It's something that is right now most prominent in the Republican Party, but I don't think it's something that is unique to one party. I think there is a less tolerance for ideas that don't suit us and sort of the habits of a free and open exchange of ideas and the idea that we all agree to the rules of the game. And even if the outcomes aren't always the ones we like, we still abide by those rules. I think that's weakened since I left office, and we're going to need to strengthen them again.

AMANPOUR: So, I do need to ask you then, a follow-up on that, because what happens if Donald Trump wins again? It said that the institutional guardrails of American democracy were strong enough to survive a one-term presidency. Are they strong enough to survive if that kind of personality wins again?

OBAMA: I won't speculate on the outcome of a future election. Obviously, I'm a Democrat. I've got a deep --

AMANPOUR: I mean, the institution.

OBAMA: -- interest in the outcome. But I'll make a general statement, which is, having been president of the United States, you need a president who takes the oath of office seriously. You need a president who believes not just in the letter but in the spirit of democracy.

And the essential spirit of democracy is that, as president of the United States, you are just one representative of the people in a series of co-equal branches. There are checks and balances to the system. You are subject to those checks and balances. You cannot ignore them. You cannot make your own rules. You cannot view the Justice Department as your personal law firm. You cannot ignore norms and guardrails that have been put in place to assure that your self- interest isn't what drives these institutions, but is rather the interests of the American people. And so if you have anybody who's occupying that office who disregards that higher purpose, then you're going to have problems.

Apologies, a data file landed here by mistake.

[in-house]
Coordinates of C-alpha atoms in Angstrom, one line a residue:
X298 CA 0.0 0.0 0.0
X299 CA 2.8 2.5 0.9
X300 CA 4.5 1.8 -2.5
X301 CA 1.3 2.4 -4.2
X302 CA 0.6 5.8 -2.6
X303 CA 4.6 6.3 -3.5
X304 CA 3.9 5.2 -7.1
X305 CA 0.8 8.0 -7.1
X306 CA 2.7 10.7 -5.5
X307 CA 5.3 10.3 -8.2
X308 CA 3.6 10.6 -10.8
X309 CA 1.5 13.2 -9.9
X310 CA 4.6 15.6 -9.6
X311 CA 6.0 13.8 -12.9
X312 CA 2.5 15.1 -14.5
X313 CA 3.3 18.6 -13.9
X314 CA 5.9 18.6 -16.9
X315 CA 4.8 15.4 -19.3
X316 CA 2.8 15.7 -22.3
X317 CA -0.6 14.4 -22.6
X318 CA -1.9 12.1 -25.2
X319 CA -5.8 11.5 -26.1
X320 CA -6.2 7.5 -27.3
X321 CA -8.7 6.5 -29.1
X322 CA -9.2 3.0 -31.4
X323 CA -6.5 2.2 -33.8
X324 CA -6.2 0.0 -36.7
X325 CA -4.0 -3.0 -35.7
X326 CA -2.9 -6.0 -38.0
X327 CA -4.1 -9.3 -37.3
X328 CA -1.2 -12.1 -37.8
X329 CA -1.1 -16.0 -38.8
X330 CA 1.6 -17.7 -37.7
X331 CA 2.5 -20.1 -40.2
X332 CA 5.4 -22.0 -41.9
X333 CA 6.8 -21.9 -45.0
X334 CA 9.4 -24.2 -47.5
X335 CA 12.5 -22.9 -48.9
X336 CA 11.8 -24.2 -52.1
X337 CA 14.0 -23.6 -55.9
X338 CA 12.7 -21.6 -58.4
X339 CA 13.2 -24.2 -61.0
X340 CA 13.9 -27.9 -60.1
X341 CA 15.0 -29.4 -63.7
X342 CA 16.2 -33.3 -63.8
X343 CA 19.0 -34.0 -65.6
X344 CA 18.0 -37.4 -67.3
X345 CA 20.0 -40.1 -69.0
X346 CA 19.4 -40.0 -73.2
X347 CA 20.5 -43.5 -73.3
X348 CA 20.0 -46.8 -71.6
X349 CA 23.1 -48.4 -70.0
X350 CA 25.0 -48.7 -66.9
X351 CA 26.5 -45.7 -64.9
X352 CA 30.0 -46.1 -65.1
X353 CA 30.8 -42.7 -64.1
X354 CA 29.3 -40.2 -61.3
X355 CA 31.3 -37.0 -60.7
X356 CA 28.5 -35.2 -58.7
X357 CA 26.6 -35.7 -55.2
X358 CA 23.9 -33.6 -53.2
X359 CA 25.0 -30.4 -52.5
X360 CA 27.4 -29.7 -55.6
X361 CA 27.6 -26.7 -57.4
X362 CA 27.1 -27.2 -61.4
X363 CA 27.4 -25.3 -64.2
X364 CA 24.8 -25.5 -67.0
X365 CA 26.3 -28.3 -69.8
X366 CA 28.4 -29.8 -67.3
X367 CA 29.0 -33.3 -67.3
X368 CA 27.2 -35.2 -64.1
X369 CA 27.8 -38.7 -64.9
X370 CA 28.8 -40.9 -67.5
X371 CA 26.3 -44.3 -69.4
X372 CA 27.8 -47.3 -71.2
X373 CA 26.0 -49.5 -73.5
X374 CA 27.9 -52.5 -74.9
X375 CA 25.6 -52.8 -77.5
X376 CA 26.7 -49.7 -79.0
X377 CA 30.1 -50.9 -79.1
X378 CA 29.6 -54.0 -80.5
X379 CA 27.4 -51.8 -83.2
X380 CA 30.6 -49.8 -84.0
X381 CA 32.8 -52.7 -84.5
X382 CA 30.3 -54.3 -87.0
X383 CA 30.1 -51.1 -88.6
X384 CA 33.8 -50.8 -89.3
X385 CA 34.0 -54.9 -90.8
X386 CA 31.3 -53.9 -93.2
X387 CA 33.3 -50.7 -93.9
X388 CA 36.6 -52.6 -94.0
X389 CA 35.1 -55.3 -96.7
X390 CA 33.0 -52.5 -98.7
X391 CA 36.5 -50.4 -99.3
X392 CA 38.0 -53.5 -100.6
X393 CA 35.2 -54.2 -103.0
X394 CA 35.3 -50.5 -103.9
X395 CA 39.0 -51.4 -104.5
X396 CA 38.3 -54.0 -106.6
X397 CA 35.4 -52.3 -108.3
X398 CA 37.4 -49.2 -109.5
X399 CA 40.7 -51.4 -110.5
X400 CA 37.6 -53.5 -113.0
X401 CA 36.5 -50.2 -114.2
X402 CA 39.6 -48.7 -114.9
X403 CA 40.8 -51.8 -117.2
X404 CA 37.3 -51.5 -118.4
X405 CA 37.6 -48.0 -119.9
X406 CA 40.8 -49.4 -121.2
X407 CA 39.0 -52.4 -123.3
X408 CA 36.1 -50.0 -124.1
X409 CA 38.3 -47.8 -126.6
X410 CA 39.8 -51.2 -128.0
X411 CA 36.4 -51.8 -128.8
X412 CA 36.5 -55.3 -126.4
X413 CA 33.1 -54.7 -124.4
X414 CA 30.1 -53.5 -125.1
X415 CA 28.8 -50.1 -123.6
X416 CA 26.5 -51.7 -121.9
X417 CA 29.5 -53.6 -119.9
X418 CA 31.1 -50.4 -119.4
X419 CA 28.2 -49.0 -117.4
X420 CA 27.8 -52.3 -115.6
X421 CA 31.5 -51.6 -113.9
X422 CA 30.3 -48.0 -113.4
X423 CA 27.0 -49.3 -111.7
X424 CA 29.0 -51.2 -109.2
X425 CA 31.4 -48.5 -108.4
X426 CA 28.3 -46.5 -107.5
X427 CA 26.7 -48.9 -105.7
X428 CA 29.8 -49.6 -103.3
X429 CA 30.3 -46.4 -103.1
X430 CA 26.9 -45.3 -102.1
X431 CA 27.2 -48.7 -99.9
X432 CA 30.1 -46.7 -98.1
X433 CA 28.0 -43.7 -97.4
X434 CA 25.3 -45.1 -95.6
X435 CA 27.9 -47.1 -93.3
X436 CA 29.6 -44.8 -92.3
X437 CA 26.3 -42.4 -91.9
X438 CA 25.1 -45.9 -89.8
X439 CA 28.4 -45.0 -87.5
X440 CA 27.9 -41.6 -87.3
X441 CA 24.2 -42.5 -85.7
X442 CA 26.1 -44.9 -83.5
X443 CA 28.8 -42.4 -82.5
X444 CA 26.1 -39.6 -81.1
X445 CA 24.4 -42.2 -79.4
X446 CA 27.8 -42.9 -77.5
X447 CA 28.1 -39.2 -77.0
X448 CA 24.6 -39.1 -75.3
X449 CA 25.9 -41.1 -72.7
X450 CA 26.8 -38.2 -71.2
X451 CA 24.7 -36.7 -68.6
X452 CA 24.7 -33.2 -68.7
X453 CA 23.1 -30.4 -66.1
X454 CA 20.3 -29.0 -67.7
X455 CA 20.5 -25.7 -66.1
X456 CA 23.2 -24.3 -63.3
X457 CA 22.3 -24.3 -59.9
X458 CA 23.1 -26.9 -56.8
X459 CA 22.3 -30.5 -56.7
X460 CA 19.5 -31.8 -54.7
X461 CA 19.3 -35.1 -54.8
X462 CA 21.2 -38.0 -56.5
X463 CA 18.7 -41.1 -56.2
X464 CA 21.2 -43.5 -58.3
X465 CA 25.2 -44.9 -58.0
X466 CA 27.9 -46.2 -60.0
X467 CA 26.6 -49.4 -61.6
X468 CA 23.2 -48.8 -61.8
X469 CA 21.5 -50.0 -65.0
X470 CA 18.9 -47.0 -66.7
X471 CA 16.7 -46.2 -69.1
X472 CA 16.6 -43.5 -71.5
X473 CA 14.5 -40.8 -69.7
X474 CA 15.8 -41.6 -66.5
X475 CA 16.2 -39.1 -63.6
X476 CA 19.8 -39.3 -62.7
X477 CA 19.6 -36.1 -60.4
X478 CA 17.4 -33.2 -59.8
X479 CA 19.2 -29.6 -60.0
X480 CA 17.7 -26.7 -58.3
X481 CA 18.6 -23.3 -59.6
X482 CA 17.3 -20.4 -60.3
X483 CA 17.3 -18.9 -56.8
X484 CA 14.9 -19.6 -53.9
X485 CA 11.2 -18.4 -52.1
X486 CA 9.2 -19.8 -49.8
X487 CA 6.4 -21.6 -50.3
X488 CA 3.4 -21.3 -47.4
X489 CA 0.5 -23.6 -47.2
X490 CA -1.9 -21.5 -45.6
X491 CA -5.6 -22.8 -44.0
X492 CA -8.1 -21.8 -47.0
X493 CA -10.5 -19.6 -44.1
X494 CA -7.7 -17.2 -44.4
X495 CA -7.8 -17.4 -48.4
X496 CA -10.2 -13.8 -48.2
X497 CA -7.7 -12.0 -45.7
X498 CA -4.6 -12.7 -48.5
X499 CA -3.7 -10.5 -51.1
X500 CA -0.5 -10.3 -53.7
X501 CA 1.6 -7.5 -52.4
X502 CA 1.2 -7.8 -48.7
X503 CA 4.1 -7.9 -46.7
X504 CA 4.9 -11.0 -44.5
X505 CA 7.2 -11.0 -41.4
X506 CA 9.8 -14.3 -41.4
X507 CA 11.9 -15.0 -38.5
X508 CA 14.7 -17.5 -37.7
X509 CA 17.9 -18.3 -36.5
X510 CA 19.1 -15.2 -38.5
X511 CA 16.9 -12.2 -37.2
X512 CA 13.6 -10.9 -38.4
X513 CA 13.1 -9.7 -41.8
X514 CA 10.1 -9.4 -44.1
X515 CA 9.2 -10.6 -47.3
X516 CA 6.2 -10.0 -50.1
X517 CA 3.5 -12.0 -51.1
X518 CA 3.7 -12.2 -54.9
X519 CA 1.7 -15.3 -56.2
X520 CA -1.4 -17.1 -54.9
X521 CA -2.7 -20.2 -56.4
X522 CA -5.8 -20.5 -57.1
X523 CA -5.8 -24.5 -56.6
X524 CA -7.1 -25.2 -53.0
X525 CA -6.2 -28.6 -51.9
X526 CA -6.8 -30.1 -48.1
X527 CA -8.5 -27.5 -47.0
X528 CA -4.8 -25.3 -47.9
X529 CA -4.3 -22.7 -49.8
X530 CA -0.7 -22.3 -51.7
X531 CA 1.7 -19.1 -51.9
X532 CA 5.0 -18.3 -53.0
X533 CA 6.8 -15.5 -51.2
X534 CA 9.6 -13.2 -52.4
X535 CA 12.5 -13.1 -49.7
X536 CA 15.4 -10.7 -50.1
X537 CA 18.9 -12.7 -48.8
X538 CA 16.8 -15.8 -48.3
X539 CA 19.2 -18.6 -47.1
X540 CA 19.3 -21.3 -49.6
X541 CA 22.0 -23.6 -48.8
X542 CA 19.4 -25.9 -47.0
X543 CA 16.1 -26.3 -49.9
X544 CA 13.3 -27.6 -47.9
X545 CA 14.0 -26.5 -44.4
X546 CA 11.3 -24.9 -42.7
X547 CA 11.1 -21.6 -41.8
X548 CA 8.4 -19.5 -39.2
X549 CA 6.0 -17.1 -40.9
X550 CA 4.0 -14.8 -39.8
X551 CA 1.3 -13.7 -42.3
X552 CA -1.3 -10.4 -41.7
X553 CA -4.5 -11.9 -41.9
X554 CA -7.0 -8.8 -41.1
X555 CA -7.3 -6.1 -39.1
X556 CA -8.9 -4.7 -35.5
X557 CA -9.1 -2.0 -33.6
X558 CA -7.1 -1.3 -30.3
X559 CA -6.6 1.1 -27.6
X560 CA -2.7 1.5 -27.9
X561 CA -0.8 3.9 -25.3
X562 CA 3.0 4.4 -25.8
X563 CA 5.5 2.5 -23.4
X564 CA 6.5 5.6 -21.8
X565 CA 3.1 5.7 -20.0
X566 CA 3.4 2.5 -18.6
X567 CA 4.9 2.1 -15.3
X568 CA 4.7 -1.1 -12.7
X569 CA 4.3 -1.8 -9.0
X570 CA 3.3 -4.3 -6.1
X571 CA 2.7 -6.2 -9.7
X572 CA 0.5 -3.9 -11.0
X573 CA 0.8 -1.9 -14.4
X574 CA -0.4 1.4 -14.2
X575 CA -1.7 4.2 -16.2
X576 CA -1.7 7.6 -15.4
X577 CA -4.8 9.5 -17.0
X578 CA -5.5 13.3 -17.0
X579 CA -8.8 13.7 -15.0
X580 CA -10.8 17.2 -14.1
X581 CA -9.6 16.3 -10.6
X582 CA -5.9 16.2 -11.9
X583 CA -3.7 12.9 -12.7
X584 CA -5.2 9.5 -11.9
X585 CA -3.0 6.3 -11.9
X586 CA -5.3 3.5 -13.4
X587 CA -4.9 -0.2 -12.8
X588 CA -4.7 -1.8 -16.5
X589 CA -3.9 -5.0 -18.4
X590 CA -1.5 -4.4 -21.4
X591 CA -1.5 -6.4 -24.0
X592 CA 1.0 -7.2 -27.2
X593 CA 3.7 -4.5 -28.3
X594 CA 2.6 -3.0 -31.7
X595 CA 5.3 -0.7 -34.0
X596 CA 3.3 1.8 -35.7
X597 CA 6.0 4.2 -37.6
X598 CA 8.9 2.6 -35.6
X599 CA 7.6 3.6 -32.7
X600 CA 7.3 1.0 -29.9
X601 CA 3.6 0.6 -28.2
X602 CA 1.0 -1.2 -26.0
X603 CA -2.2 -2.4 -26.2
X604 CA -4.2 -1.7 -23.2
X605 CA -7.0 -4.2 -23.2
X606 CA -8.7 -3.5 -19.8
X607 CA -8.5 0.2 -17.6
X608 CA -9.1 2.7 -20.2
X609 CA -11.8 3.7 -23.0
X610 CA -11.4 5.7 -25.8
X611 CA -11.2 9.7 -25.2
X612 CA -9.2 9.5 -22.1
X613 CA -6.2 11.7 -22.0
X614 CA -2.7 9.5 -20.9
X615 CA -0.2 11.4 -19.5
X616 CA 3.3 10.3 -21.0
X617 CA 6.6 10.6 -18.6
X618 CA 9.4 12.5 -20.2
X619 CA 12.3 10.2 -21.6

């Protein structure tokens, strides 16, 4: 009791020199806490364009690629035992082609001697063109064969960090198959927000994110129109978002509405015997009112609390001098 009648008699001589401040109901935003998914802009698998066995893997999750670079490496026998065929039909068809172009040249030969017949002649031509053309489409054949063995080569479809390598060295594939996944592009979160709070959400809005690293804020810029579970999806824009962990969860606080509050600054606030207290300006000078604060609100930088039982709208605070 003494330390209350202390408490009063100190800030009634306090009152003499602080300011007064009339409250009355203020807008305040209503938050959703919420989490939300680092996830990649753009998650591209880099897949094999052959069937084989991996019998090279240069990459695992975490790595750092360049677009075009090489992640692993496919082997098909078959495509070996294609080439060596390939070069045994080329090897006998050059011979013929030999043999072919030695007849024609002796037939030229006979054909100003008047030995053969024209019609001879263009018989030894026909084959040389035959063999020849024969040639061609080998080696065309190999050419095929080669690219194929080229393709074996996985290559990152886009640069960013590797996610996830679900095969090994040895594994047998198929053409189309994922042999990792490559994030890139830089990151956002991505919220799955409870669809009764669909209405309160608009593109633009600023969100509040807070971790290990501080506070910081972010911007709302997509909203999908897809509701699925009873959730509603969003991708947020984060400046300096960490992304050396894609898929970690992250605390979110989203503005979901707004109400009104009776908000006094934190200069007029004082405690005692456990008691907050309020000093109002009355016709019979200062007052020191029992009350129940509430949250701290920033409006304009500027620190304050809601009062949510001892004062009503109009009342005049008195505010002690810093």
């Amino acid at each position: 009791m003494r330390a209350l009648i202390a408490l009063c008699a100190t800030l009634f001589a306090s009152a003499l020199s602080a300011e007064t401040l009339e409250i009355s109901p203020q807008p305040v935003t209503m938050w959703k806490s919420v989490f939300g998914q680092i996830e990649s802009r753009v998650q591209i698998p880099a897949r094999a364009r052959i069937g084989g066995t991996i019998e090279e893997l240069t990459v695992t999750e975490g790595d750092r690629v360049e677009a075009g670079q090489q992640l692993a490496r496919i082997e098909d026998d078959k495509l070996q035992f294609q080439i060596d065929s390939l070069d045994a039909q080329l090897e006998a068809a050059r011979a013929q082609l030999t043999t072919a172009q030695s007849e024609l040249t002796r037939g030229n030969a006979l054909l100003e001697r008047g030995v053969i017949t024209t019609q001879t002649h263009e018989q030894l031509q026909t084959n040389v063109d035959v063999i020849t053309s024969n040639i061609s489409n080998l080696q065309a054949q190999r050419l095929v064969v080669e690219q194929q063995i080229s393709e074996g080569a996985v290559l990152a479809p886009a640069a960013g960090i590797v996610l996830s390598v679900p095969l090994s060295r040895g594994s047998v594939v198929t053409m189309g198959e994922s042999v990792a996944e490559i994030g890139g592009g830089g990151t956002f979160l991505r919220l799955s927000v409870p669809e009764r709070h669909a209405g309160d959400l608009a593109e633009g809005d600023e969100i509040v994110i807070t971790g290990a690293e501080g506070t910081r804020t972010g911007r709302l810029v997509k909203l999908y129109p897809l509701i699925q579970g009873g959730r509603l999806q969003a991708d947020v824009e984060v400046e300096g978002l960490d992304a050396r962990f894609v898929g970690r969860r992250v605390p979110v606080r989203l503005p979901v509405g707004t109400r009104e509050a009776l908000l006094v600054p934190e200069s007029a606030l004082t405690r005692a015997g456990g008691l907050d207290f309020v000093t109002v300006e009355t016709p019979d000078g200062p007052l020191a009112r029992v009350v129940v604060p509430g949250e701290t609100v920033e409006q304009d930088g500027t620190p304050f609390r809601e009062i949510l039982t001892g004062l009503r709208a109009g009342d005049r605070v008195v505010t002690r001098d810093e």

The good news is that, through the mechanism of voting, the American people are going to have the opportunity to reaffirm their belief in American democracy. And the other thing, Christiane, I do think that what happens in the United States matters around the world. And then thing sometimes I'm asked what surprised you about being president, and I said I knew I was going to be busy and I knew that, obviously, the United States is an extraordinarily powerful country.